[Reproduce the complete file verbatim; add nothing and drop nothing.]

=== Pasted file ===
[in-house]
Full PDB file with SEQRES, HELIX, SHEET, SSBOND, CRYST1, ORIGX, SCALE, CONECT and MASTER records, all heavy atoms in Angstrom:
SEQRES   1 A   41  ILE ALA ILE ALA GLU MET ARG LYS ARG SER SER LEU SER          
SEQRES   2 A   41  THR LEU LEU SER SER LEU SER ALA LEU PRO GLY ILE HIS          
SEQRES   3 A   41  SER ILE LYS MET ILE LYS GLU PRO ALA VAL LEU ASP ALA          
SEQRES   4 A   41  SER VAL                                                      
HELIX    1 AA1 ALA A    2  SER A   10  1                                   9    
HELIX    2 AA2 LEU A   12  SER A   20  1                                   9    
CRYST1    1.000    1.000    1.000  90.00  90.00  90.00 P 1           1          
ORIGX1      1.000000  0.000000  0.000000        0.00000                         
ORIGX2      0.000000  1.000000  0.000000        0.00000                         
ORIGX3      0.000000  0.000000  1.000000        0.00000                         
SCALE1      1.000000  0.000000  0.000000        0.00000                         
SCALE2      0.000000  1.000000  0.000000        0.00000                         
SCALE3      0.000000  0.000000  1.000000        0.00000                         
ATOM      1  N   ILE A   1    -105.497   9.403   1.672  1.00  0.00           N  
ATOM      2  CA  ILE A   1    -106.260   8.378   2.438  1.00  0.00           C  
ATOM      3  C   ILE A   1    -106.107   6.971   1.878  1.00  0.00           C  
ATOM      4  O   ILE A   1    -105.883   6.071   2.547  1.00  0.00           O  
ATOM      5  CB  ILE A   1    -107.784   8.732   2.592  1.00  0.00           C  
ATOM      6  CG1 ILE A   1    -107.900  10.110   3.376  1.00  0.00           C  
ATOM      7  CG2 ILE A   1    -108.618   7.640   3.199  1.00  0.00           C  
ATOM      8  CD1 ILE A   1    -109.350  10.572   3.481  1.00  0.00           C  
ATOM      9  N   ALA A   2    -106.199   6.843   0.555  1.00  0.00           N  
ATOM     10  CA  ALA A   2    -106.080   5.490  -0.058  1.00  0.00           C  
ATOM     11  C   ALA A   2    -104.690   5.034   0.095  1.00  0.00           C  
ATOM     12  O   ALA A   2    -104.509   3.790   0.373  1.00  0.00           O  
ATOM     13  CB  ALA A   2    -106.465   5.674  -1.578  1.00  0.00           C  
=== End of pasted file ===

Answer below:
[in-house]
Full PDB file with SEQRES, HELIX, SHEET, SSBOND, CRYST1, ORIGX, SCALE, CONECT and MASTER records, all heavy atoms in Angstrom:
SEQRES   1 A   41  ILE ALA ILE ALA GLU MET ARG LYS ARG SER SER LEU SER          
SEQRES   2 A   41  THR LEU LEU SER SER LEU SER ALA LEU PRO GLY ILE HIS          
SEQRES   3 A   41  SER ILE LYS MET ILE LYS GLU PRO ALA VAL LEU ASP ALA          
SEQRES   4 A   41  SER VAL                                                      
HELIX    1 AA1 ALA A    2  SER A   10  1                                   9    
HELIX    2 AA2 LEU A   12  SER A   20  1                                   9    
CRYST1    1.000    1.000    1.000  90.00  90.00  90.00 P 1           1          
ORIGX1      1.000000  0.000000  0.000000        0.00000                         
ORIGX2      0.000000  1.000000  0.000000        0.00000                         
ORIGX3      0.000000  0.000000  1.000000        0.00000                         
SCALE1      1.000000  0.000000  0.000000        0.00000                         
SCALE2      0.000000  1.000000  0.000000        0.00000                         
SCALE3      0.000000  0.000000  1.000000        0.00000                         
ATOM      1  N   ILE A   1    -105.497   9.403   1.672  1.00  0.00           N  
ATOM      2  CA  ILE A   1    -106.260   8.378   2.438  1.00  0.00           C  
ATOM      3  C   ILE A   1    -106.107   6.971   1.878  1.00  0.00           C  
ATOM      4  O   ILE A   1    -105.883   6.071   2.547  1.00  0.00           O  
ATOM      5  CB  ILE A   1    -107.784   8.732   2.592  1.00  0.00           C  
ATOM      6  CG1 ILE A   1    -107.900  10.110   3.376  1.00  0.00           C  
ATOM      7  CG2 ILE A   1    -108.618   7.640   3.199  1.00  0.00           C  
ATOM      8  CD1 ILE A   1    -109.350  10.572   3.481  1.00  0.00           C  
ATOM      9  N   ALA A   2    -106.199   6.843   0.555  1.00  0.00           N  
ATOM     10  CA  ALA A   2    -106.080   5.490  -0.058  1.00  0.00           C  
ATOM     11  C   ALA A   2    -104.690   5.034   0.095  1.00  0.00           C  
ATOM     12  O   ALA A   2    -104.509   3.790   0.373  1.00  0.00           O  
ATOM     13  CB  ALA A   2    -106.465   5.674  -1.578  1.00  0.00           C  